RAAVE TAPES: 10 Artists Making Newcastle Great Again
Indie rock trio RAAVE TAPES have become notorious in their native Newcastle for DIY parties and venue takeovers featuring some of their favourite bands.
The latest instalment will see 17 acts – including Haiku Hands, Press Club, Vacations, and Totty – play over three venues at local institution The Cambridge Hotel. It’s clear RAAVE TAPES have a deep affinity for their hometown, so we asked singer Joab Eastley to tell us about the city’s “seething creative underbelly”.
Newcastle is an interesting city. A place known for its pristine beaches and reliance on rapidly diminishing coal deposits. In some circles emphasis is slowly beginning to be placed on its seething creative underbelly.
Since the dizzying heights of our silverchair forefathers, our biggest musical contribution to the national dialogue has been the sound of waves crashing on the Pasha Bulka’s hull as it washed up on Nobbys Beach in 2007. While that statement may be delivered with tongue planted firmly in cheek, here’s our predictions as to which current Newcastle artists have the potential to make some proverbial waves of their own.
Roughly a year ago, a 17-year-old Tilly Murphy recorded a shoegaze dream pop album in her bedroom and chucked it up on Bandcamp. Flash forward 12 months and she can now legally drink a vodka pineapple cruiser and has just completed her first lap of the country. ‘YUK!’ documents Tilly’s hopeless mind-set while coping with a bout of glandular fever. We’re still so damned shocked at how much conviction and authenticity this young artist has managed to cram into two minutes, 30 seconds. I for one welcome our new FRITZ overlord.
I have lost track of how many times I’ve been locked in a warm embrace in the middle of a crowd with my closest friends belting out the lyrics to this song. We’ve watched Big Vac go from playing to 20 people in the pouring rain at a crammed Merewether house party, to dominating stages all across Europe – all with minimal backing from radio. They are a testament to the musical ecosystem in which they developed and poster children for the power of the playlist. Filled with hazy, romantic nostalgia for their hometown suburb, the lyrics of ‘Hamilton South’ become ever more poignant as their meteoric rise takes them further and further abroad. This one means a lot to me.
One of the most common revelations people have regarding PALS is, “…they’re all so damned lovely?” Their warm off-stage demeanour is far from the raw, introspective post-punk they convey on stage and their live show is simply enormous. Special mention must be made to their drummer Fraser Marshall. Not only is he one of the best skin slappers in town, he also produces a bunch of local bands in his DIY home studio – including all recent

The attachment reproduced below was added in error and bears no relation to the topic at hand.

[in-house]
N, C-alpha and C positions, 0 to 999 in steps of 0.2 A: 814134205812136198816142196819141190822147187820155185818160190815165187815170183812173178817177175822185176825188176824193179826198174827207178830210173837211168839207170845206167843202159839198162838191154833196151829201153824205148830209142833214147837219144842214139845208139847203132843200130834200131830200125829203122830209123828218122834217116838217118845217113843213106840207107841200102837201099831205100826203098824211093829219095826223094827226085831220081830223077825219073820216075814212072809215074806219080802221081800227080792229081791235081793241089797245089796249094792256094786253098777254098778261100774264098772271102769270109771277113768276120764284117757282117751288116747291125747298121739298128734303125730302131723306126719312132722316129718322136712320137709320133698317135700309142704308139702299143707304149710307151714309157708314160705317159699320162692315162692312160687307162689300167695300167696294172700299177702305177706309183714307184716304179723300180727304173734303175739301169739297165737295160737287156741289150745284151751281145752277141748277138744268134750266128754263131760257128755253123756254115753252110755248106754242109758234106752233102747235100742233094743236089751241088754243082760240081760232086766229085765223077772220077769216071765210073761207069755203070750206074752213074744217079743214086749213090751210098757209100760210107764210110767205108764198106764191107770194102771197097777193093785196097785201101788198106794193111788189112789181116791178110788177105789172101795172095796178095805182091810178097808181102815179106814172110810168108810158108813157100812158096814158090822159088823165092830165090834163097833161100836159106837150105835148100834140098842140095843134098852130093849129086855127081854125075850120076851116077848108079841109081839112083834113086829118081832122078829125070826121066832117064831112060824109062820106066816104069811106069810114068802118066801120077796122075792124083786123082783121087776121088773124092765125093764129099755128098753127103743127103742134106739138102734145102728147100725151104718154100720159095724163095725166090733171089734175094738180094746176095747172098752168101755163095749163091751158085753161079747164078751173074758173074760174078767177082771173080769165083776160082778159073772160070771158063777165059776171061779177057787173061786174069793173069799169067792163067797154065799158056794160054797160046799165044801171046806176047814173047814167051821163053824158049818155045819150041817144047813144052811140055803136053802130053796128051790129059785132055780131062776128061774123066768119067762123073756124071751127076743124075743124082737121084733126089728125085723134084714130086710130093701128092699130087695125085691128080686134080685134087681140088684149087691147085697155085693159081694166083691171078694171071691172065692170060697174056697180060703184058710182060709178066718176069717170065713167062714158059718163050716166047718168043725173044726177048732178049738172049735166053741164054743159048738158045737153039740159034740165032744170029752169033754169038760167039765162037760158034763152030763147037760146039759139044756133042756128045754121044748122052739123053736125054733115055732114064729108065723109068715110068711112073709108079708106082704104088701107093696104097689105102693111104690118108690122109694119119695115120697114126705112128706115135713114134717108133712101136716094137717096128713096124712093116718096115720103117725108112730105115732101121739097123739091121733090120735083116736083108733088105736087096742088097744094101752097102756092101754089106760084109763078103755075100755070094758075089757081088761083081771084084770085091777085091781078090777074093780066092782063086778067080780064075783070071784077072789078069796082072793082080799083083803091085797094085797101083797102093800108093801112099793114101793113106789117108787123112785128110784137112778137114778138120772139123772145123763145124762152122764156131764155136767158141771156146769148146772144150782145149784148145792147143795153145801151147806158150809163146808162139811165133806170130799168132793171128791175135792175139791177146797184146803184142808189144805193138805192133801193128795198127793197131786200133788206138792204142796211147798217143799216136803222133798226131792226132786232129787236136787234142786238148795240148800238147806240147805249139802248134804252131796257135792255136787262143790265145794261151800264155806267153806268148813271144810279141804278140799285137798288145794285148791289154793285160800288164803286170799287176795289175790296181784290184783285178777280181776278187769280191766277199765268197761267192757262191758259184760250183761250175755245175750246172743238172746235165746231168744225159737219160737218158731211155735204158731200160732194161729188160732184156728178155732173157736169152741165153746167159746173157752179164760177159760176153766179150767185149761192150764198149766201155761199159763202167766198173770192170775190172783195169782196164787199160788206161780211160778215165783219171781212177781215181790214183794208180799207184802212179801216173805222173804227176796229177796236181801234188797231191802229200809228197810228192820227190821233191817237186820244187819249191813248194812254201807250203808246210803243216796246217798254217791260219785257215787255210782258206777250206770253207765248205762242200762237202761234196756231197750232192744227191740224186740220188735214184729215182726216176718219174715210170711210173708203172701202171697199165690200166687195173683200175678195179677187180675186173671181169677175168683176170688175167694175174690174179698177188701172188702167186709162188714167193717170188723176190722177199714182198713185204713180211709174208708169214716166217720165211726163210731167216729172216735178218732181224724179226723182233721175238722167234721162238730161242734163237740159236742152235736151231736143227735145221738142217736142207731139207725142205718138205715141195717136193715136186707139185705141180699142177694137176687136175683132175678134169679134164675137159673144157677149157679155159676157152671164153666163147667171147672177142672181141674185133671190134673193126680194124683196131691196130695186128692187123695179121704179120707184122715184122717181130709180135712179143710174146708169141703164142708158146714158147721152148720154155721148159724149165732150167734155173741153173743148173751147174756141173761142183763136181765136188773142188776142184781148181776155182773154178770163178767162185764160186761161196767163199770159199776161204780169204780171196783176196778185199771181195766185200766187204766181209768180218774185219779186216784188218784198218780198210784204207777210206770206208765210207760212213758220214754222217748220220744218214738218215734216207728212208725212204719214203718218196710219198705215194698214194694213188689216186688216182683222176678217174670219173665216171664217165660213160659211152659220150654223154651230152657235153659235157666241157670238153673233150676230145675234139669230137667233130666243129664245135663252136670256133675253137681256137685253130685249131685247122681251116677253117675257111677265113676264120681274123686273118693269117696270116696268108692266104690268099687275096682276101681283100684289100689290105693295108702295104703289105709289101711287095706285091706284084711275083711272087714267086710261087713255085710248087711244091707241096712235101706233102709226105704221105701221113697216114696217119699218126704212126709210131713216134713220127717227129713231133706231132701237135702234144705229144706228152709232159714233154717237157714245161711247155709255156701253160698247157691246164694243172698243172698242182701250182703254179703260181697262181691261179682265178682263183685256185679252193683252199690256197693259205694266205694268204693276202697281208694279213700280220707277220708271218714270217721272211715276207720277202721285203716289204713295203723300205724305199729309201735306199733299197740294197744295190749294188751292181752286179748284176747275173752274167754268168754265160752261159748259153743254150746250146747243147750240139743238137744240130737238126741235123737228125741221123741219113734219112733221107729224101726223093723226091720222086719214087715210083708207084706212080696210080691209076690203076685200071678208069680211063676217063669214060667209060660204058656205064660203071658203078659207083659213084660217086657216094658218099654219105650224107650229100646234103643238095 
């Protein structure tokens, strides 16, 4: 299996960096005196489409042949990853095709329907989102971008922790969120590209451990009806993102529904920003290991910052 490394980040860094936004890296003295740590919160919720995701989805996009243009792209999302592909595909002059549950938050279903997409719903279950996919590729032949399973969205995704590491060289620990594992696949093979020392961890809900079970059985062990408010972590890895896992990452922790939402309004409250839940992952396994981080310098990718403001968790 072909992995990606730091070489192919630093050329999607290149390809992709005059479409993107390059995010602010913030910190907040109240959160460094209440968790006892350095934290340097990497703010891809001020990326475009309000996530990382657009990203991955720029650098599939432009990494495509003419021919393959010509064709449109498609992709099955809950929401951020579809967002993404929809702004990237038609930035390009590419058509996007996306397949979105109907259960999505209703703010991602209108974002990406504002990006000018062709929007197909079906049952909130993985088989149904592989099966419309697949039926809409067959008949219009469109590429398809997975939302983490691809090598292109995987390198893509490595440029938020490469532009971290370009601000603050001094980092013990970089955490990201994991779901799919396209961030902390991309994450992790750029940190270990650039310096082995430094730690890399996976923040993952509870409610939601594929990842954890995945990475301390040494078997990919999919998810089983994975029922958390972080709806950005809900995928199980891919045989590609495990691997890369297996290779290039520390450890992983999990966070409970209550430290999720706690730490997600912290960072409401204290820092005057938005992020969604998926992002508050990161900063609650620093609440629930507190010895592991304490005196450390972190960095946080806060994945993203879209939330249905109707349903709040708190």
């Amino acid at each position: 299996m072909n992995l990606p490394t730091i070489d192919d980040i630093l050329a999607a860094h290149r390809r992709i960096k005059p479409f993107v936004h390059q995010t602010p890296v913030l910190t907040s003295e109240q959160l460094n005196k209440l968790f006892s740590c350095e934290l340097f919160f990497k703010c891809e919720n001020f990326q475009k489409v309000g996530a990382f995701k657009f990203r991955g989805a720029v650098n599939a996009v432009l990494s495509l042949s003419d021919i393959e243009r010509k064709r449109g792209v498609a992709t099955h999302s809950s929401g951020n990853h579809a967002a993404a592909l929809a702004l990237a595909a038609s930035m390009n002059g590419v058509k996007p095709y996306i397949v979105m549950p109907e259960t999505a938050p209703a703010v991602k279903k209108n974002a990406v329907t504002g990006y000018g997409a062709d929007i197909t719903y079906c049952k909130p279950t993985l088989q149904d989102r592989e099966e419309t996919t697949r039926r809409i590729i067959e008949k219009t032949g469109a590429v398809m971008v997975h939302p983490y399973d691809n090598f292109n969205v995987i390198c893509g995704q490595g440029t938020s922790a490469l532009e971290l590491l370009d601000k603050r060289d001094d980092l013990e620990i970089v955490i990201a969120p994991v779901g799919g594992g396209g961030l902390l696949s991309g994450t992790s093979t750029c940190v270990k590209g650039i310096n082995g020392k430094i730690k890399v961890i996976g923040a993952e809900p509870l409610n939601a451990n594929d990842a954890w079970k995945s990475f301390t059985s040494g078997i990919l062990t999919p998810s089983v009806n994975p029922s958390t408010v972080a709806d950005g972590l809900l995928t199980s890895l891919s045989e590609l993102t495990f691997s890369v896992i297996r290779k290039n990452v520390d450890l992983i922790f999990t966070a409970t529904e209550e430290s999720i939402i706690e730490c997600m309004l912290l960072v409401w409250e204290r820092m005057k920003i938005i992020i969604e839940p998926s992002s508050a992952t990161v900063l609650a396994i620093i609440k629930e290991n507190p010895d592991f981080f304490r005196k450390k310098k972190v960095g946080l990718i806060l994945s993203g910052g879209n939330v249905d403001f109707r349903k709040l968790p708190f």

Grace has been carving out a glowing reputation as a soloist for many years, often found peddling heart wrenching folk ballads at The Hamo or The Lass. It’s scientifically proven you can’t have a conversation about Grace Turner without somebody in the room screaming, “THAT VOICE.” Her latest single ‘Dead or Alive’ sees her production step into a more pop-oriented direction, which all the more emphasises the bittersweet melancholy of her song writing.
Most Novocastrian experiences of live electronic music consist of dancing to So Fresh Hits Of Winter 2005 remixes in a series of dingy night clubs. I love The Veronicas as much as the next person, but will concede that Newcastle is left wanting when it comes to alternative electronic music. E4 is the outlier. Nobody in Newcastle is pushing boundaries quite like him and we have him on every bill possible. His 2007 EP These Waves is a best consumed whole, but ‘Bluewalking’ is a solid first taste. It bursts out of the gates with that huge chorus hook and effortlessly weaves between a sea of countermelodies and an intricate textural pallet.
At one point last year it felt as though dave were playing three shows a week in Newcastle and people always showed up. The three-piece doesn’t pull any punches with their brand of what-you-see-is-what-you-get Australiana-tinged rock. Combine that with their inarguably airtight live shows, you can’t help but nod your head and smile with everybody’s old mate – dave. Taste these ‘Eggiwegs’ and prove me wrong. Dare ya.
As his mattress-inspired moniker alludes to, sweet boy Bobby makes summer tinged bedroom pop. Combining lo-fi drum loops with understated guitar lines and tender vocals, ‘Step Back, Fade Away’ showcases King Single’s ability to convey emotive themes without overcomplicating things.
KP may have moved to Melbourne well before I had anything to do with the Newcastle music scene, but heck yeah, you know we’re going to claim her like an ARIA board member listening to Crowded House in 1987. Puru is one of the most celebrated voices in Australian music and ‘Tension’ is a straight-up disco pop earworm.
Four high school best friends start a punk band, sing a song about the pokies and next thing you know they’re on stage at Groovin The Moo. That’s the way these stories always turn out, yeah? Far from an overnight success, years of relentless touring and just being genuinely lovely people is beginning to pay off for these Kotara High rascals.
The Gooch Palms
The scene that spawned RAAVE TAPES owes everything to our Gooch parents. We watched with wide eyes as they traversed the country, carving out a garage-rock DIY blueprint for us to follow. They proved to us it could be done. I still remember the jubilant screenshots and group chats lighting up each time one of our friends received an offer to support them every time their tour rolled into town. ‘You’ is as close as our scene will get to a national anthem. Thank you Kat and Leroy <3